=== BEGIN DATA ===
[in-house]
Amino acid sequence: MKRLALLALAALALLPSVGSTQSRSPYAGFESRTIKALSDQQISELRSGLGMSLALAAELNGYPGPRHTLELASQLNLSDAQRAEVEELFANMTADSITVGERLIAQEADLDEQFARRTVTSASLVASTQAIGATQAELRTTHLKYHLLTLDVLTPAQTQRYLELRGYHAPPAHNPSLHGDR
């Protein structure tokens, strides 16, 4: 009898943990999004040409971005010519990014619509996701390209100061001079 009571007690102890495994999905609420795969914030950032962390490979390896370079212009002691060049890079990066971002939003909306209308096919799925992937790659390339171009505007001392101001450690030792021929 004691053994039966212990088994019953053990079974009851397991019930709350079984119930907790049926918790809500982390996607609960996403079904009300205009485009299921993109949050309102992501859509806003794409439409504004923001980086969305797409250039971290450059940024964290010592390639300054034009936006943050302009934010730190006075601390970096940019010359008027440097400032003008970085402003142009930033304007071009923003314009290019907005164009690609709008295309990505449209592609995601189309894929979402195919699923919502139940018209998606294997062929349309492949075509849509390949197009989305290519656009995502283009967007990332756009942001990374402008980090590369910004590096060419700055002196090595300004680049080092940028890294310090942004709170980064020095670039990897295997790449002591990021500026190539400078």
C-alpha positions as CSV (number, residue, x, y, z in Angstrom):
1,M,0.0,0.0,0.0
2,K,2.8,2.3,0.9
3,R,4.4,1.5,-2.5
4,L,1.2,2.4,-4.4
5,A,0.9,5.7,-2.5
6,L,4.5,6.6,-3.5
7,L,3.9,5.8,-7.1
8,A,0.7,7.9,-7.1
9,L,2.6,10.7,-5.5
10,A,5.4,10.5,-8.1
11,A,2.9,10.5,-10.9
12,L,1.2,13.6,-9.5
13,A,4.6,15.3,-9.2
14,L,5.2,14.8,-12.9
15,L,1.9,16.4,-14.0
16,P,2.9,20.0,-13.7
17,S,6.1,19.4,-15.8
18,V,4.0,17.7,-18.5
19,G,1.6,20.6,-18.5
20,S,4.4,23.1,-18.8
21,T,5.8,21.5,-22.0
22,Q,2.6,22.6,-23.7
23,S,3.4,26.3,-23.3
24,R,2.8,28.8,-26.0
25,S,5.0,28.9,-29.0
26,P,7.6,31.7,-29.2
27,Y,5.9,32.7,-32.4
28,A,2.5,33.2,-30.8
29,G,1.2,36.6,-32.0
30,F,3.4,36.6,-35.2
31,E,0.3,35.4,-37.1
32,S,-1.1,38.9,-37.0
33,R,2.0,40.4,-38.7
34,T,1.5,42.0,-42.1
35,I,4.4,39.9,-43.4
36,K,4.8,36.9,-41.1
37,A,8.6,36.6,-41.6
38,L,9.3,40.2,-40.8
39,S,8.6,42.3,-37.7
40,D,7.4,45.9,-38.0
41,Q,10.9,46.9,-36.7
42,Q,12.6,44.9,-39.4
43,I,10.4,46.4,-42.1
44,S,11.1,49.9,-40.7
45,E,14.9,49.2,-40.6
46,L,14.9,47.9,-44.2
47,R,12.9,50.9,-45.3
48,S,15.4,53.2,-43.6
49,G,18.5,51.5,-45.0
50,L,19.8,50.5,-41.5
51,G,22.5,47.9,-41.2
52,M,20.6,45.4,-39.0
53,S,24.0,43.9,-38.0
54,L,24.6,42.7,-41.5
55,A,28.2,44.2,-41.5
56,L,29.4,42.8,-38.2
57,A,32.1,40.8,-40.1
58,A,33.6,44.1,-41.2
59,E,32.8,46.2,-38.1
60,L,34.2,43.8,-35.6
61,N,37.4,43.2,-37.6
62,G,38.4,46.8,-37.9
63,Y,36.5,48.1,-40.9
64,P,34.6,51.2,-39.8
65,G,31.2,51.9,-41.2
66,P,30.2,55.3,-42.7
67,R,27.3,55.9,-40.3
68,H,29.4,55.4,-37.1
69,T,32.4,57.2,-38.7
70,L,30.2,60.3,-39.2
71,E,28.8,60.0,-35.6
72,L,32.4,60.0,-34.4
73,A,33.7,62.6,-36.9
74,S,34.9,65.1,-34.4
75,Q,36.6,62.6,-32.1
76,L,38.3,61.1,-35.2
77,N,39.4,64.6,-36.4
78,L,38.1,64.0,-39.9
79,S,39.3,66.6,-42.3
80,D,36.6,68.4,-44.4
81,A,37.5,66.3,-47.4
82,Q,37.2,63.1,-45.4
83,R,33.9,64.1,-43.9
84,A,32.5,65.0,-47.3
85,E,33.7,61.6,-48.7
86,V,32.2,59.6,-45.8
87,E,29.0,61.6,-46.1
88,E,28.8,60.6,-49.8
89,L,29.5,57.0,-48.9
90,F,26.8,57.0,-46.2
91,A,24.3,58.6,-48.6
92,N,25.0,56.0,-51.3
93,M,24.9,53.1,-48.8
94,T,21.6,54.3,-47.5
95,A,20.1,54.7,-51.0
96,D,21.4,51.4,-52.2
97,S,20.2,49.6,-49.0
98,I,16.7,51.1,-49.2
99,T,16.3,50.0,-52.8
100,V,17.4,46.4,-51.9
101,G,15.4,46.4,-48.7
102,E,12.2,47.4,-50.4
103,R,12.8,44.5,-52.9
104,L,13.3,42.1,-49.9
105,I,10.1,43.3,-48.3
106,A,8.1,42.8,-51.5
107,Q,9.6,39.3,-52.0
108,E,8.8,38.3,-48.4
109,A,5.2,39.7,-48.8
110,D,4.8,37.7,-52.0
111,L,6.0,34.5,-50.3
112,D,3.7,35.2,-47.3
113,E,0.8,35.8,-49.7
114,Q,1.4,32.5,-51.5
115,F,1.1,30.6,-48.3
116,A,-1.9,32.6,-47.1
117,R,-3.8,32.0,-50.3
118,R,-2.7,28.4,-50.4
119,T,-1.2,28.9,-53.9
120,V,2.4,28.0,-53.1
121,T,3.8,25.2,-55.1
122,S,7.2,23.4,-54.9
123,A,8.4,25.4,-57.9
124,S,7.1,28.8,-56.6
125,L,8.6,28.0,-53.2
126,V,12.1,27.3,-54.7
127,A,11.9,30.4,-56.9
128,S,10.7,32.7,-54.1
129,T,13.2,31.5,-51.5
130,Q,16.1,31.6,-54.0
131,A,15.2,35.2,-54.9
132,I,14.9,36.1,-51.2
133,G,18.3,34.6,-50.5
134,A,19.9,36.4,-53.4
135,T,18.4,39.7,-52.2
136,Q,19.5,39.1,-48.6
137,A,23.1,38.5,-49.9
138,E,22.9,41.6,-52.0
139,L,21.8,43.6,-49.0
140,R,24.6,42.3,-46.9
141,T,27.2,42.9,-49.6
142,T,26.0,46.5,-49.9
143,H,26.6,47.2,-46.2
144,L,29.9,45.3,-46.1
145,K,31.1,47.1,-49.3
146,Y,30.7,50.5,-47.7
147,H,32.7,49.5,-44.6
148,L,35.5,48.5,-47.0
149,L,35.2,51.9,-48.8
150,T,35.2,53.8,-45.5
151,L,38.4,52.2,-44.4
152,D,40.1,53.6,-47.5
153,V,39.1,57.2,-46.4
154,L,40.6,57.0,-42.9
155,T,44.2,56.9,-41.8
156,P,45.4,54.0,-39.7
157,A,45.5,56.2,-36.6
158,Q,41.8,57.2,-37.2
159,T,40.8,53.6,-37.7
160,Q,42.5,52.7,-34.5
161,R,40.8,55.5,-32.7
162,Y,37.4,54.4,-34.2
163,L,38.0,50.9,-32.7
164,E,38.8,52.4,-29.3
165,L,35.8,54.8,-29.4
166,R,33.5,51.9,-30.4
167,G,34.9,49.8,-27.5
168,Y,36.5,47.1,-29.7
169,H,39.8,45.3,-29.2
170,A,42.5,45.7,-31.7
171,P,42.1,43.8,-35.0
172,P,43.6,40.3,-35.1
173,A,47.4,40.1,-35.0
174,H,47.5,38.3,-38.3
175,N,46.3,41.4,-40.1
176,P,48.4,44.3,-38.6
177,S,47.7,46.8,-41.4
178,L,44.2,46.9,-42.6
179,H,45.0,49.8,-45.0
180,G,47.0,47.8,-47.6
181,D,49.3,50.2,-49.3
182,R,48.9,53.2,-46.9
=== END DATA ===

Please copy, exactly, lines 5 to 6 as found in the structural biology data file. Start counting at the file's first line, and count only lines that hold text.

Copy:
1,M,0.0,0.0,0.0
2,K,2.8,2.3,0.9